HSR&D Citation Abstract
Search | Search by Center | Search by Source | Keywords in Title
Feeling better on hemodialysis: user-centered design requirements for promoting patient involvement in the prevention of treatment complications.
Willis MA, Hein LB, Hu Z, Saran R, Argentina M, Bragg-Gresham J, Krein SL, Gillespie B, Zheng K, Veinot TC. Feeling better on hemodialysis: user-centered design requirements for promoting patient involvement in the prevention of treatment complications. Journal of the American Medical Informatics Association : JAMIA. 2021 Jul 30; 28(8):1612-1631.
Hemodialysis patients frequently experience dialysis therapy sessions complicated by intradialytic hypotension (IDH), a major patient safety concern. We investigate user-centered design requirements for a theory-informed, peer mentoring-based, informatics intervention to activate patients toward IDH prevention.
We conducted observations (156 hours) and interviews (n = 28) with patients in 3 hemodialysis clinics, followed by 9 focus groups (including participatory design activities) with patients (n = 17). Inductive and deductive analyses resulted in themes and design principles linked to constructs from social, cognitive, and self-determination theories.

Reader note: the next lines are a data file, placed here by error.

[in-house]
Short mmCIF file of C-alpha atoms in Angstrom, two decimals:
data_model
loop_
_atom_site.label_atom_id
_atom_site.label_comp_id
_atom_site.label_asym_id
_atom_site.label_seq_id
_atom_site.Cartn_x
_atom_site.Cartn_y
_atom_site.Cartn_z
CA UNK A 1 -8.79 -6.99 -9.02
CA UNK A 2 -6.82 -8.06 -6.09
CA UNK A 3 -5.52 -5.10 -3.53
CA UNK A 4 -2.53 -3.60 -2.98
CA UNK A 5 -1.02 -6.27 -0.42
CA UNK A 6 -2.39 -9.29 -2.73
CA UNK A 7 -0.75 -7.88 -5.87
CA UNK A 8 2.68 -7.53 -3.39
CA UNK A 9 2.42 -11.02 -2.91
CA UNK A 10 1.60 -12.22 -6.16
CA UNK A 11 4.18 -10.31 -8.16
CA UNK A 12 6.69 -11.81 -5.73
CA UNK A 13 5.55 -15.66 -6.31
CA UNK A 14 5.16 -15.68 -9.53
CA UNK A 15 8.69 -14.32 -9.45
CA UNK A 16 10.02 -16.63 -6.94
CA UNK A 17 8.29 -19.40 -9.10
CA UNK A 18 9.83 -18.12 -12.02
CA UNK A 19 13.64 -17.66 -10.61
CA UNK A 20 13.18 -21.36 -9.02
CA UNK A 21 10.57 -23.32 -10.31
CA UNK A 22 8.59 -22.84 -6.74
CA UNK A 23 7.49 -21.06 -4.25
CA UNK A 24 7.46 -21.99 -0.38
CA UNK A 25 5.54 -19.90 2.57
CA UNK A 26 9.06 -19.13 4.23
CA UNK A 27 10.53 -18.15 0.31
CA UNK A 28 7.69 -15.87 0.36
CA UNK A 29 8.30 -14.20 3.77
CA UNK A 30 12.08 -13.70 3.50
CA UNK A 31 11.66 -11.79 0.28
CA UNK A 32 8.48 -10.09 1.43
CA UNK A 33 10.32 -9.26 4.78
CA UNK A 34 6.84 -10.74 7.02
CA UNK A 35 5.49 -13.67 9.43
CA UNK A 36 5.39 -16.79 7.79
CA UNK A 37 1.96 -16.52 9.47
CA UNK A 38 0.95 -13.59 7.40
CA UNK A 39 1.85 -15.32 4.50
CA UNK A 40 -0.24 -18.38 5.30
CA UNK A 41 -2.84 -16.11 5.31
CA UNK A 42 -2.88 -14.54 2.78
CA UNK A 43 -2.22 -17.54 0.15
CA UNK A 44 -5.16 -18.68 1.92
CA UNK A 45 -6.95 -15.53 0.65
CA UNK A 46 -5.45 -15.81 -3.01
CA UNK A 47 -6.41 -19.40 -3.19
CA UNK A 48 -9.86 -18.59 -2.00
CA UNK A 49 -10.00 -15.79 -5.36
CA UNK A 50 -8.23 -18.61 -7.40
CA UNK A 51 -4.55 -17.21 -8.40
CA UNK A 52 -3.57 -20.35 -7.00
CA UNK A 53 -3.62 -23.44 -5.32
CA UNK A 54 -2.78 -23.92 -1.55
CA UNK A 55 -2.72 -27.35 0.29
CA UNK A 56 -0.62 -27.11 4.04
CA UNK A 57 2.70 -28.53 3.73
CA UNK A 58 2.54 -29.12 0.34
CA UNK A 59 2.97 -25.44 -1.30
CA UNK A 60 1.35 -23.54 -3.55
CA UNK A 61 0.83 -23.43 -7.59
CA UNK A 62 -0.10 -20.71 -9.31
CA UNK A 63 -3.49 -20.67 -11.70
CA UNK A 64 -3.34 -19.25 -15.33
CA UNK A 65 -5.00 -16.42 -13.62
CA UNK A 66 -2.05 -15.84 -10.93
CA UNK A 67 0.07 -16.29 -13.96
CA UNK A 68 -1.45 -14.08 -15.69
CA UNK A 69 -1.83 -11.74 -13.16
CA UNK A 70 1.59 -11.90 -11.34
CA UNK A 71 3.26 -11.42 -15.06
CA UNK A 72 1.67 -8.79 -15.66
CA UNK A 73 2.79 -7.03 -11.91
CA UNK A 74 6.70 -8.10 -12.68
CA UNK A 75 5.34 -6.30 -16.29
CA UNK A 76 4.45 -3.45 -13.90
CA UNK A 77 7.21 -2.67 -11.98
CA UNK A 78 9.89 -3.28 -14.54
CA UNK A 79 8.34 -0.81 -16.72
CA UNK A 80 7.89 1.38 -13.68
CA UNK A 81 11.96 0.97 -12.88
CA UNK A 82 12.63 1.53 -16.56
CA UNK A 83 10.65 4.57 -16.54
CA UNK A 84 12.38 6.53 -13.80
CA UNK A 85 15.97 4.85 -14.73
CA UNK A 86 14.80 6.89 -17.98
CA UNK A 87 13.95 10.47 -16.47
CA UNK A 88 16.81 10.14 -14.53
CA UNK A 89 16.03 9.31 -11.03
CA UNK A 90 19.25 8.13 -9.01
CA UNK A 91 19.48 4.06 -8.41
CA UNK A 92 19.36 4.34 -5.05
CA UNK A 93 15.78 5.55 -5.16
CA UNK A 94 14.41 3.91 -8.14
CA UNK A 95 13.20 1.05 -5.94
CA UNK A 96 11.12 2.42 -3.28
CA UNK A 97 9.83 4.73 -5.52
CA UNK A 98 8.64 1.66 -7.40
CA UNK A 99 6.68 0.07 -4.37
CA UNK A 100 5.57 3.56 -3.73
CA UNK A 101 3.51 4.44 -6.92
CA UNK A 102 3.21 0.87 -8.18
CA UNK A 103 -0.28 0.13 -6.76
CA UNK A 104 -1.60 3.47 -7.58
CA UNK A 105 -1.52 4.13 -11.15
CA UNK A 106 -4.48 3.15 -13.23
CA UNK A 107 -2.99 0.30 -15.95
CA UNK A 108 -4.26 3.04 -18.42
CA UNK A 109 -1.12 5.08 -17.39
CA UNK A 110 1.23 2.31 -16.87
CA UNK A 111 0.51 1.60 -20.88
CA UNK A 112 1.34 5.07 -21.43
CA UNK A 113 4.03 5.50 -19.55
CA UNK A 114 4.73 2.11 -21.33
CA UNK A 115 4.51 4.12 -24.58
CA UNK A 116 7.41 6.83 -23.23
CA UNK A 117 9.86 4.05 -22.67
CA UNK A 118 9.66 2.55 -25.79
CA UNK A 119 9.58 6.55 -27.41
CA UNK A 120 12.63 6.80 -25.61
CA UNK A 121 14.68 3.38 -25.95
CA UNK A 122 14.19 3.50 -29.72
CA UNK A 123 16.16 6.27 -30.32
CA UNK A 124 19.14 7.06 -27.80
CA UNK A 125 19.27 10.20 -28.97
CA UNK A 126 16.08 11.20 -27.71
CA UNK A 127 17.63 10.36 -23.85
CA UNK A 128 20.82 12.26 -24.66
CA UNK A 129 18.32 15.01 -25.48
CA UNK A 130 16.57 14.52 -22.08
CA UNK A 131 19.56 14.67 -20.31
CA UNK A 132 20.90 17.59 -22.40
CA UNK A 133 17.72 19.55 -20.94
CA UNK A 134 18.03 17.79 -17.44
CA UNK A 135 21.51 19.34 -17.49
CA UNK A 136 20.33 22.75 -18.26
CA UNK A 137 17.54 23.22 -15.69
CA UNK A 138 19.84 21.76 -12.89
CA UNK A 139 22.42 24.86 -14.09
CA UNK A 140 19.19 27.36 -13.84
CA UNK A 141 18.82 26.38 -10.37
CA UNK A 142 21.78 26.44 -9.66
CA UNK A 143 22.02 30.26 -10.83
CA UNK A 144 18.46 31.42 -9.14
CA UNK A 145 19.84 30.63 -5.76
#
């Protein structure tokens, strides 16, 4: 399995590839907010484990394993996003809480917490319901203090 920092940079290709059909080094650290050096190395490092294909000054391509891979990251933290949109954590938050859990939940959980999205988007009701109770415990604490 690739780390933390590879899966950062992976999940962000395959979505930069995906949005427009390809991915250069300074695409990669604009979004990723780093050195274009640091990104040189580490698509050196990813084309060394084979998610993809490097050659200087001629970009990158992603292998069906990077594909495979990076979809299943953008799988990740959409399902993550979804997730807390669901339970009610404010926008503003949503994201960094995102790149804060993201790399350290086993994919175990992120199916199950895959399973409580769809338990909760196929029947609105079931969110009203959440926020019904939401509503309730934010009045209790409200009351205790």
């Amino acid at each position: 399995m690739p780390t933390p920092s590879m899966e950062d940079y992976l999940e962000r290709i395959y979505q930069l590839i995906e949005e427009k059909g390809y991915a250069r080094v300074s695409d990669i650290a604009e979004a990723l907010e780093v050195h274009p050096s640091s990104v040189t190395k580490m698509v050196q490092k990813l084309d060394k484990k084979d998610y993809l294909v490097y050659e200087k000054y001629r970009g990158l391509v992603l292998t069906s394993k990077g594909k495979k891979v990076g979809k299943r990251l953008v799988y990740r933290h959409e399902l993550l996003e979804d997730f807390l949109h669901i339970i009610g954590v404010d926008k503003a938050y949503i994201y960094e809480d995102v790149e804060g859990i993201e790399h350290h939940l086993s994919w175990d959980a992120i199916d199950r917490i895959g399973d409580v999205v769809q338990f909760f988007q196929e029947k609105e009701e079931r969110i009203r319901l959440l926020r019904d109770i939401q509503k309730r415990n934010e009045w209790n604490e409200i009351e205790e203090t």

Hemodialysis patients want an informatics intervention for IDH prevention that collapses distance between patients, peers, and family; harnesses patients' strength of character and resolve in all parts of their life; respects and supports patients' individual needs, preferences, and choices; and links "feeling better on dialysis" to becoming more involved in IDH prevention. Related design principles included designing for: depth of interpersonal connections; positivity; individual choice and initiative; and comprehension of connections and possible actions.
Findings advance the design of informatics interventions by presenting design requirements for outpatient safety and addressing key design opportunities for informatics to support patient involvement; these include incorporation of behavior change theories. Results also demonstrate the meaning of design choices for hemodialysis patients in the context of their experiences; this may have applicability to other populations with serious illnesses.
The resulting patient-facing informatics intervention will be evaluated in a pragmatic cluster-randomized controlled trial in 28 hemodialysis facilities in 4 US regions.